Managing your arthritis as fall weather arrives
Many of us have known people who claim to predict the weather based on their aches and pains. Although researchers have yet to prove a definite connection between changes in weather and arthritis pain, our knees or other joints may tell us otherwise.
If changes in weather increase your arthritis pain, you're certainly not alone. In fact, The Weather Channel's website, www.weather.com, even posts an "Aches & Pains Index" that forecasts the potential for weather-related aches and pains by zip code. The index takes into account barometric pressure, absolute humidity, chance of precipitation, temperature and wind. It then scores the area on a scale from very high (9-10) to minimal (1-2).
The good news is that doctors and researchers do not believe that weather can make arthritis worse. It may, however, affect its symptoms. One current theory is that a drop in barometric pressure may cause tissue around the joints to swell and create arthritis pain. However, the swelling may be so subtle that it cannot be detected by scientific means.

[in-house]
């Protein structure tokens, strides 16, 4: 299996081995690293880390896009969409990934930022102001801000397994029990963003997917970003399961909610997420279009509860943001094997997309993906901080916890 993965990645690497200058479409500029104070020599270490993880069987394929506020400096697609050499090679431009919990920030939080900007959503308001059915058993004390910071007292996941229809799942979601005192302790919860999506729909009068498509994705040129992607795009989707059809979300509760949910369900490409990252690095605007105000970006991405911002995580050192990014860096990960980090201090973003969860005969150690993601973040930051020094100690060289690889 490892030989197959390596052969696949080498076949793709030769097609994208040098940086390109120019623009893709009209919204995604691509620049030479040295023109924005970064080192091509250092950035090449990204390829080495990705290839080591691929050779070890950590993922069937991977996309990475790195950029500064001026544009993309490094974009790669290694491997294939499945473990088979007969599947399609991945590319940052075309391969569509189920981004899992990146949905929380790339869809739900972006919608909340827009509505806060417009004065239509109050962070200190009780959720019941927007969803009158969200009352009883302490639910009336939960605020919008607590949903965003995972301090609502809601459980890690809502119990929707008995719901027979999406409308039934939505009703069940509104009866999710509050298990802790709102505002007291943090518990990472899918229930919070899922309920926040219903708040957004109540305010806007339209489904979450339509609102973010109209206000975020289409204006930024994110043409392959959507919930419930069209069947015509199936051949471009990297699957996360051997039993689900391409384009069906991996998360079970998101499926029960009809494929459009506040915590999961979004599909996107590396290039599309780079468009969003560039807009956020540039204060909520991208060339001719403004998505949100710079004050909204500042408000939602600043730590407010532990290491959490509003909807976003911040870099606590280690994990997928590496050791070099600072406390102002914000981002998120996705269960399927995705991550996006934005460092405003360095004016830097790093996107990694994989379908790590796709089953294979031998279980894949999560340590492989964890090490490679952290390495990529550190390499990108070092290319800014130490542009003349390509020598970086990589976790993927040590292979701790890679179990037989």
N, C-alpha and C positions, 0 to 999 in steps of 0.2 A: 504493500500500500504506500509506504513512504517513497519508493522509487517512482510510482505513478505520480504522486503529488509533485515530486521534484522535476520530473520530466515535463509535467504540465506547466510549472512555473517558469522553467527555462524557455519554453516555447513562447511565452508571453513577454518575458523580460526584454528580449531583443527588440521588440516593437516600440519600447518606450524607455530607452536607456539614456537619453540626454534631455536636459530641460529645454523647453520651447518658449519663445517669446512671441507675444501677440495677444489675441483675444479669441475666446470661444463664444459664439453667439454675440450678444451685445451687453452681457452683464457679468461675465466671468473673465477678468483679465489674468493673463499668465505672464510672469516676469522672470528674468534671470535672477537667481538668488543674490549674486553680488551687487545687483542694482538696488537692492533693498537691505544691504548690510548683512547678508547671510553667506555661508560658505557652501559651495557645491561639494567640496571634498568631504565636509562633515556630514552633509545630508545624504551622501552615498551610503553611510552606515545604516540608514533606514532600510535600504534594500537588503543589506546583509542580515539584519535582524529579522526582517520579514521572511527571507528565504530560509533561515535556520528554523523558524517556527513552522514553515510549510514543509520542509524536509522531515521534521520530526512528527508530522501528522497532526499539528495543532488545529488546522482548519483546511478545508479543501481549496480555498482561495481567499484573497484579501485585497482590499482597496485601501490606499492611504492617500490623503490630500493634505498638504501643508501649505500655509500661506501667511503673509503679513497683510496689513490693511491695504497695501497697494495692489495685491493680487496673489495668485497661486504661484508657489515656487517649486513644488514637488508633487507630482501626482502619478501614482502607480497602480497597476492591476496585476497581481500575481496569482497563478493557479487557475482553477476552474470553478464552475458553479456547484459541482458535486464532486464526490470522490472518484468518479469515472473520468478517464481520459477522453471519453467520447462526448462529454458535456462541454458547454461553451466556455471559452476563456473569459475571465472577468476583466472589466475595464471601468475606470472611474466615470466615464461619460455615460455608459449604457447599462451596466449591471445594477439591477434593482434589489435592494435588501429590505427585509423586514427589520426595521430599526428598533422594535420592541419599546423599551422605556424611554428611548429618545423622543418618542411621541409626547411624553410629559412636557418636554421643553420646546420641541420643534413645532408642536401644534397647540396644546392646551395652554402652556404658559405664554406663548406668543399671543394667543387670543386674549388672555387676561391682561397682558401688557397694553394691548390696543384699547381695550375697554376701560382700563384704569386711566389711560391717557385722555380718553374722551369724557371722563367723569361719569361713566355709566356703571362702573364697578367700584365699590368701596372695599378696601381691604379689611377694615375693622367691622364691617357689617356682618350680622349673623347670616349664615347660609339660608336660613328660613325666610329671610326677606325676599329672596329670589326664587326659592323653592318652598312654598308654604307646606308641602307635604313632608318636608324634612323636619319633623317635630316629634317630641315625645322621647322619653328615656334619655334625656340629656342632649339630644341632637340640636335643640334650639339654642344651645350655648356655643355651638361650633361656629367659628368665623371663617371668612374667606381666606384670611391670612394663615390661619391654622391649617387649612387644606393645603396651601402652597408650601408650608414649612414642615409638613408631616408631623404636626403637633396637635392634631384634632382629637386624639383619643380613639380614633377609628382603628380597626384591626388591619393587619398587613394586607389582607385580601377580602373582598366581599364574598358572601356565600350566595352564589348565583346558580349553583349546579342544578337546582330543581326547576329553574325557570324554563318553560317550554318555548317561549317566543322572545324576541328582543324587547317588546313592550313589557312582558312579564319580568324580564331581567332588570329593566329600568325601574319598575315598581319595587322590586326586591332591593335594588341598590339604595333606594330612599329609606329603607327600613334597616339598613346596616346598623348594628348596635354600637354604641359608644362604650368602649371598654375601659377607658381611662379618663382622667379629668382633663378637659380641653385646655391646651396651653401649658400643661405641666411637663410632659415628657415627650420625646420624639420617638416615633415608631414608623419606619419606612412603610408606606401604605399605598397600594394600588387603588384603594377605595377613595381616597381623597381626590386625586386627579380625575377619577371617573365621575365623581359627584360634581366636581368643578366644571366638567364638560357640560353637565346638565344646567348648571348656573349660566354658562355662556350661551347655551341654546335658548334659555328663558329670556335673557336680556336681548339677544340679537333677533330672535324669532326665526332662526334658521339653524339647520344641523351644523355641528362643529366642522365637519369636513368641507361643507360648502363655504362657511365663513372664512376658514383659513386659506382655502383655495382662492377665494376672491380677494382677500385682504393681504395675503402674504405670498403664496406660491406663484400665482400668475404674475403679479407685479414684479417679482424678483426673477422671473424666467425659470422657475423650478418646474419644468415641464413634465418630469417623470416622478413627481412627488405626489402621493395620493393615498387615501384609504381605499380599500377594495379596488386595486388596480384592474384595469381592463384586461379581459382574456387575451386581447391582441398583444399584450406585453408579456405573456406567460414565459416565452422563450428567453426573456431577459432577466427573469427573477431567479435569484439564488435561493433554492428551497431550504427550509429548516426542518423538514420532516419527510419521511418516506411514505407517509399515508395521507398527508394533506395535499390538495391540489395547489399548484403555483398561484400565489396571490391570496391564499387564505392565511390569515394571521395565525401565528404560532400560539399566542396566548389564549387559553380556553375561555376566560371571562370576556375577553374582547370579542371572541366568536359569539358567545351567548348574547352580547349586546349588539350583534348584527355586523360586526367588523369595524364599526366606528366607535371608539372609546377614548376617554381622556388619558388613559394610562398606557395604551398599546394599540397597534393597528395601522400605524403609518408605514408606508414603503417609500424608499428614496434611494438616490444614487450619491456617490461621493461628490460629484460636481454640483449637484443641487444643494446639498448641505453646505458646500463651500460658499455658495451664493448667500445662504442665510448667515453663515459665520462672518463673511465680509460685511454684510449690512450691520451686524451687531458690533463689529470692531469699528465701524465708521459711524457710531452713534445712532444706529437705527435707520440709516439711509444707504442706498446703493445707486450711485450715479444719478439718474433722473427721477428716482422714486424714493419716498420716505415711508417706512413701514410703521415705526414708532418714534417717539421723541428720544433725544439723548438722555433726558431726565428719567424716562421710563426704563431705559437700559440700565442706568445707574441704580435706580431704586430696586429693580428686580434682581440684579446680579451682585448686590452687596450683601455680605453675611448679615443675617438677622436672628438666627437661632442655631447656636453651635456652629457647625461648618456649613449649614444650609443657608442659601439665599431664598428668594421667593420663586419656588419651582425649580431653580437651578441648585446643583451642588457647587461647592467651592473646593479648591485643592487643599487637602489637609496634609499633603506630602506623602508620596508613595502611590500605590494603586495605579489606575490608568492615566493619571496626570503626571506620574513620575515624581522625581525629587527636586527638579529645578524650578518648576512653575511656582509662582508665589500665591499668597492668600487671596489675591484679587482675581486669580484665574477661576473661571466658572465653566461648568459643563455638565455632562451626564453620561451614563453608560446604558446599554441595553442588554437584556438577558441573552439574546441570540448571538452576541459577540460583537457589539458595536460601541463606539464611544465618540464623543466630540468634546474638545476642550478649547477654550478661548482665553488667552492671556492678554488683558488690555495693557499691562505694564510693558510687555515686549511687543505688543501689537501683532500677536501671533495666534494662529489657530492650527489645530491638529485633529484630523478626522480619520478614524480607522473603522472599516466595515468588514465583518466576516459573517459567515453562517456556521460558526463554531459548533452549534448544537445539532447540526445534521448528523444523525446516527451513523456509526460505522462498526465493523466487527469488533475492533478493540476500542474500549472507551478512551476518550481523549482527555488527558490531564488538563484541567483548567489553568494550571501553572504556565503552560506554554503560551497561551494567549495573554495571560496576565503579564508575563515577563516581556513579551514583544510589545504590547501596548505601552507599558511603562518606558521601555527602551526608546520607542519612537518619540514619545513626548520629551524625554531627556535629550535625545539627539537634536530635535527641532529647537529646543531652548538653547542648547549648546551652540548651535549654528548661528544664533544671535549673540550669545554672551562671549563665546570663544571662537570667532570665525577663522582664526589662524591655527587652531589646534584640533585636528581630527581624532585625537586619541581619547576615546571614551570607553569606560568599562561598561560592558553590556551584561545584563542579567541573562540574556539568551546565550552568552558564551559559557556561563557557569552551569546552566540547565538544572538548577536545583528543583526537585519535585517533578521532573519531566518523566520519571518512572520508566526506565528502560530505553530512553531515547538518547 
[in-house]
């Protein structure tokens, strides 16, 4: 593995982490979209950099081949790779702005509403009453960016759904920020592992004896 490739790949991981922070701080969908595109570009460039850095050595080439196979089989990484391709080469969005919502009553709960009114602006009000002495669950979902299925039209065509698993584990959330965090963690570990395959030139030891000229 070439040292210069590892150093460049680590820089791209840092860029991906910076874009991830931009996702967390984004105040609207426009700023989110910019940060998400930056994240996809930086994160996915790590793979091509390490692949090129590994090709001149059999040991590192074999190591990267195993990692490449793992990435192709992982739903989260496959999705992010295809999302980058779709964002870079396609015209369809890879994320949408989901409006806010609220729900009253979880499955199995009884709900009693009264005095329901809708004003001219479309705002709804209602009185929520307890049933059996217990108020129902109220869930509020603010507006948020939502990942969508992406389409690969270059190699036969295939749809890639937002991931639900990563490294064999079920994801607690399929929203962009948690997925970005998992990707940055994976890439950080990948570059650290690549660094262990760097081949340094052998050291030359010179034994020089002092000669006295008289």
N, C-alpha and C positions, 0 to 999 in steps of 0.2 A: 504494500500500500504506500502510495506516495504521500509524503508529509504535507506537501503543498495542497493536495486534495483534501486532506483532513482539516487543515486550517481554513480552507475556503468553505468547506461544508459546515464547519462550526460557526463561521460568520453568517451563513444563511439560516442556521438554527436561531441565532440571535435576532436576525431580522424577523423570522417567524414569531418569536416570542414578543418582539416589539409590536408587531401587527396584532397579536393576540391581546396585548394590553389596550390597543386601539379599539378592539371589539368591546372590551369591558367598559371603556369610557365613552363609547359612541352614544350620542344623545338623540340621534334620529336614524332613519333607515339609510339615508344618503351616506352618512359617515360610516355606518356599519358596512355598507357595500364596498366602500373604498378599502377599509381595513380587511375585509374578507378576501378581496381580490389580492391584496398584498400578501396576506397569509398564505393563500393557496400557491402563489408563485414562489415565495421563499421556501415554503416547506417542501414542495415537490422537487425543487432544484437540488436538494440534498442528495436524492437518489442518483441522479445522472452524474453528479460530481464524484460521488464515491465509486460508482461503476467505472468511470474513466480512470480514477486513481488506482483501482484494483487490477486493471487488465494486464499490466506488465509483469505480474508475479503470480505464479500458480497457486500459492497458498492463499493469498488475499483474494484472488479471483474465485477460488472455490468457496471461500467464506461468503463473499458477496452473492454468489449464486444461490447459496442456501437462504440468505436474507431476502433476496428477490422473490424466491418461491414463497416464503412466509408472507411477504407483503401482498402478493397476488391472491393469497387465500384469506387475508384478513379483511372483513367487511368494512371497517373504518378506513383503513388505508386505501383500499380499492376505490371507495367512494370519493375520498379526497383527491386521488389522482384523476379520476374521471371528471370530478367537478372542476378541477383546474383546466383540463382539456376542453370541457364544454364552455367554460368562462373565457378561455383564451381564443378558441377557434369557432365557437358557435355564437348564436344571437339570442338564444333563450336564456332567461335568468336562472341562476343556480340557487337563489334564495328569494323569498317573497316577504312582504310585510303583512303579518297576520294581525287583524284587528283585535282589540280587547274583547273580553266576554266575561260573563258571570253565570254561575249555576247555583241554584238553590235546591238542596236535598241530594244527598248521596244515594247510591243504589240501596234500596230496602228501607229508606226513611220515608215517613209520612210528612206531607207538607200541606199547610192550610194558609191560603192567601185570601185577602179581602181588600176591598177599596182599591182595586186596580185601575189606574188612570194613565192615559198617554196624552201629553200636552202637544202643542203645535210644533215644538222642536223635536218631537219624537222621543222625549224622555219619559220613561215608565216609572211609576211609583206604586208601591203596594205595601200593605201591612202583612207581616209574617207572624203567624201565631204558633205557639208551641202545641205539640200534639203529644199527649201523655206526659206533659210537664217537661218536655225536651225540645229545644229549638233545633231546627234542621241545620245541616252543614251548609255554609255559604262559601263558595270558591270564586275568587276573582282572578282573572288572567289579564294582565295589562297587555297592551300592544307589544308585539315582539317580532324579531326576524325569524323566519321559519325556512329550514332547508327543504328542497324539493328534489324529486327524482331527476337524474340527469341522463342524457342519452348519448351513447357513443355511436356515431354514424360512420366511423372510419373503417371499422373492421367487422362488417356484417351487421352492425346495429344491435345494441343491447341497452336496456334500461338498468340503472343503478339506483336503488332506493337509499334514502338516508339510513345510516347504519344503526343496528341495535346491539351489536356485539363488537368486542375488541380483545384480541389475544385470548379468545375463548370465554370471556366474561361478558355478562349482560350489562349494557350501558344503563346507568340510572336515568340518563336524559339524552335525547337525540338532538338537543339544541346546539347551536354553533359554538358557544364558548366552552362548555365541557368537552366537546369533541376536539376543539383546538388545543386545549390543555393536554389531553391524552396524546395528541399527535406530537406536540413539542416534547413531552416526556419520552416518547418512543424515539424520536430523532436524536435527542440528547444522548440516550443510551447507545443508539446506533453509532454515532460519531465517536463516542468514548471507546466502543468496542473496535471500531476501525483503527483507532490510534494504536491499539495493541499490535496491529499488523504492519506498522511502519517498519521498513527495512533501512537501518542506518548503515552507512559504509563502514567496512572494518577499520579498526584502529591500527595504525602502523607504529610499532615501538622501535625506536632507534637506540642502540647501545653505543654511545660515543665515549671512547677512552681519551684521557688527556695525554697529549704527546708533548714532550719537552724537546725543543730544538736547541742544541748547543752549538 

With cooler fall temperatures on the way, here are a few helpful tips from the Arthritis Foundation for managing arthritis pain:
Use heat and cold. Alternating hot and cold treatments can reduce pain and stiffness. Cold packs can numb the sore area and reduce inflammation, while heat relaxes muscles and stimulates blood circulation.
Consider massage. Massage can bring warmth and relaxation to painful areas. If you do self-massage, never massage a joint that is very swollen and always stop if you feel any pain. When selecting a professional massage, look for a therapist that has experience working with people who have arthritis.
Dress warmly. Wearing multiple layers of clothing in colder weather can trap warm air and help retain body heat to prevent joint pain. A few fabrics to consider are silk, down, wool and fleece.
Getting regular exercise may also strengthen the joint-supporting structures of your body and increase flexibility. Your physician or a physical therapist can recommend the types of movements that are best for you.
To minimize arthritis pain, it can also help to maintain a healthy weight. According to the Arthritis Foundation, losing just 10 pounds can take 30 to 60 pounds of pressure off your knees.
Consult with your physician before implementing new pain control measures. With your doctor's advice and these tips, you should be ready to enjoy the cool, crisp fall temperatures.